An updated and revised policy on the maintenance of Wilmington’s brick streets will be brought before the city’s Historic Preservation Commission Thursday night.
City staff has been working for months on the guidelines, gathering input from different departments, utility companies and invested groups as well as the public through an online survey and two public meetings.
According to Public Services Director Dave Mayes, who drafted the new policy, the last brick streets policy was adopted in 1987. That policy, however, was not comprehensive as it applied only to brick streets in historic districts.
“This policy is expanded to deal with a brick street, regardless of where it is,” Mayes said.
The changes are necessary as the city figures out how best to deal with brick streets that provide historic charm to many areas but are also aging. Some bricks are between 80-100 years old, which presents an issue when at times those streets have to be dug up to perform repairs on utilities that may have been buried for the same length of time.
“We don’t really have anything in place to deal with these streets for needs that arise. This policy is really intended to provide those guidelines and boundaries,” said Mayes, giving the example of utility repairs. “It’s not a matter of if we’re going to disrupt these streets, it’s a matter of when. It’s important that we have a mechanism in place to work with other utilities in town as well as our streets department.”
Mayes said the city looked at the streets block by block and came up with two categories with different sets of criteria for maintenance. The first includes streets that are brick from sidewalk to sidewalk (with maybe a little bit of concrete) and are being labeled “brick streets”. The second are brick streets that have had asphalt poured over them. Some of those streets have exposed brick where the asphalt has deteriorated, making the surface uneven.
“If it’s a brick street, whether it has historic bricks or modern bricks, and it has to be disturbed, you have to put it back no matter what,” Mayes said of the new policy’s rules. “If it’s partial, there are criteria to determine what would happen if it needs to be disturbed.”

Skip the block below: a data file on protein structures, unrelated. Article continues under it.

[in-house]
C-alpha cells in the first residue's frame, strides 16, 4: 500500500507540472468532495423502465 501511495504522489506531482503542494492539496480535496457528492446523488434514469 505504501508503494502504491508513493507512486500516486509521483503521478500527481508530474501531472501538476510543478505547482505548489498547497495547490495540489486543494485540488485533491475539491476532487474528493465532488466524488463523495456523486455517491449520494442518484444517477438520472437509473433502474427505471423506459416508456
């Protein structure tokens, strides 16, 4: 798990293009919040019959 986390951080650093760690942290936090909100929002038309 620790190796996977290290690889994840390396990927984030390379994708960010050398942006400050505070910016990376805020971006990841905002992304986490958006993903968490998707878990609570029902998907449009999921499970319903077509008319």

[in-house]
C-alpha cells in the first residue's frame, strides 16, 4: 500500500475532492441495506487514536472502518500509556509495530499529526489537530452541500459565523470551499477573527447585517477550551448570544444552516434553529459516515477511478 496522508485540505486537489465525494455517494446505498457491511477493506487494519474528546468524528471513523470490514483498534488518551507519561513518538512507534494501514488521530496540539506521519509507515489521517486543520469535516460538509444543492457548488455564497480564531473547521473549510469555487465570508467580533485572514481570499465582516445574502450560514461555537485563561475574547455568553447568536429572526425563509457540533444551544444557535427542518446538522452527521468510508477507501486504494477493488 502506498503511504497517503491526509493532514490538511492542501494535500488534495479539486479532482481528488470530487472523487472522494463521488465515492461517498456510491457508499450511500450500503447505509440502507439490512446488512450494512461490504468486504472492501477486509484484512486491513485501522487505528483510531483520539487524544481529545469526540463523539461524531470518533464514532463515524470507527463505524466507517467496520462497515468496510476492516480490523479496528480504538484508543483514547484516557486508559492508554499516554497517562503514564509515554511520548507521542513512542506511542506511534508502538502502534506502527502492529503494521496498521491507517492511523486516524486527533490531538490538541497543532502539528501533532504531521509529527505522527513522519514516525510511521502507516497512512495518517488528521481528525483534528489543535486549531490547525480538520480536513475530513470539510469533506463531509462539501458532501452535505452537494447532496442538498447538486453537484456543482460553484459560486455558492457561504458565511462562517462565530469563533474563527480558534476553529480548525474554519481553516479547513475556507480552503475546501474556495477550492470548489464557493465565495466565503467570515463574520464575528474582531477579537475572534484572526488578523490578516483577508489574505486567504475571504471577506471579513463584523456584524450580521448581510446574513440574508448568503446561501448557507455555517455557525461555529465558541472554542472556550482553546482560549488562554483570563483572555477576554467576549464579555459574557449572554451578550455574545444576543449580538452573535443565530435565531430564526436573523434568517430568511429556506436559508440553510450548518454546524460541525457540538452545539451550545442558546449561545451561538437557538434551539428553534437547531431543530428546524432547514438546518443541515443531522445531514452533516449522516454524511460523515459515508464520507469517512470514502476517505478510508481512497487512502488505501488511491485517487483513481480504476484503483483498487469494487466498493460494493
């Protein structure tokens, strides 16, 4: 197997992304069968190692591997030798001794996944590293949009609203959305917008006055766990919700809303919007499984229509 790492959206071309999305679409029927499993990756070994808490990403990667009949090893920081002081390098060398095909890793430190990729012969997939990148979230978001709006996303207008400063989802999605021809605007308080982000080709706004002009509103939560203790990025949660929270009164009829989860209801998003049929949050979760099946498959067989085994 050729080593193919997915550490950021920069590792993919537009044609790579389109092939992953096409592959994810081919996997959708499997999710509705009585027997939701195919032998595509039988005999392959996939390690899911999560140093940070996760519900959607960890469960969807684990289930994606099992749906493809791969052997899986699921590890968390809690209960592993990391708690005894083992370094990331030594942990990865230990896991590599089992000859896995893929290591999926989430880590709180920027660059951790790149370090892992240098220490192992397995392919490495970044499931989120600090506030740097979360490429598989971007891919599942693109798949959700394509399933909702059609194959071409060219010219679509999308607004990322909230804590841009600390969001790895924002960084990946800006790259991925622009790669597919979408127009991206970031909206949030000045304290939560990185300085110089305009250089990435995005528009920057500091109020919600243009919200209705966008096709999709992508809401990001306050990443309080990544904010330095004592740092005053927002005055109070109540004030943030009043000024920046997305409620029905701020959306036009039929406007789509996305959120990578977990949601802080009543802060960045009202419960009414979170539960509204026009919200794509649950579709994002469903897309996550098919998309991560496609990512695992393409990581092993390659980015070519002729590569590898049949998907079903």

The answers to three questions will determine how the partial streets are repaired, said Mayes. The first will look at how many cars travel on the street, and the second will take into account the street’s speed limit. According to Mayes, the city has set the maximum at 4,000 cars per day and a top speed limit of 25 miles per hour. The third question looks at the designation of the street, meaning whether the street is locally maintained.
“If any of the first two questions are exceeded, any disturbance will result in the entire street being paved over with asphalt, but we want to harvest and acquire all the bricks first,” Mayes said. “If it meets all three criteria – less than 4,000 cars, a speed limit 25 miles per hour or below, and locally maintained – then it will remain a brick street.”
The framework of the new policy was first presented before the Historic Preservation Commission at their May meeting, according to Mayes. He is going before them once again with the completed draft as part of the process to get it on the city council’s agenda in August.
“We had a positive meeting with them last time, and they indicated their support, so my hope is that we’ll have another good, positive meeting,” Mayes said. “We took some very deliberate steps to get it to where it is, and we hope that they’ll endorse it before we take it city council.”
Thursday night’s Historic Preservation Commission meeting is open to the public. It begins at 5:30 p.m. in the Lord Spencer Compton Conference Room on the first floor of Wilmington City Hall, located downtown at 102 N. 3rd St.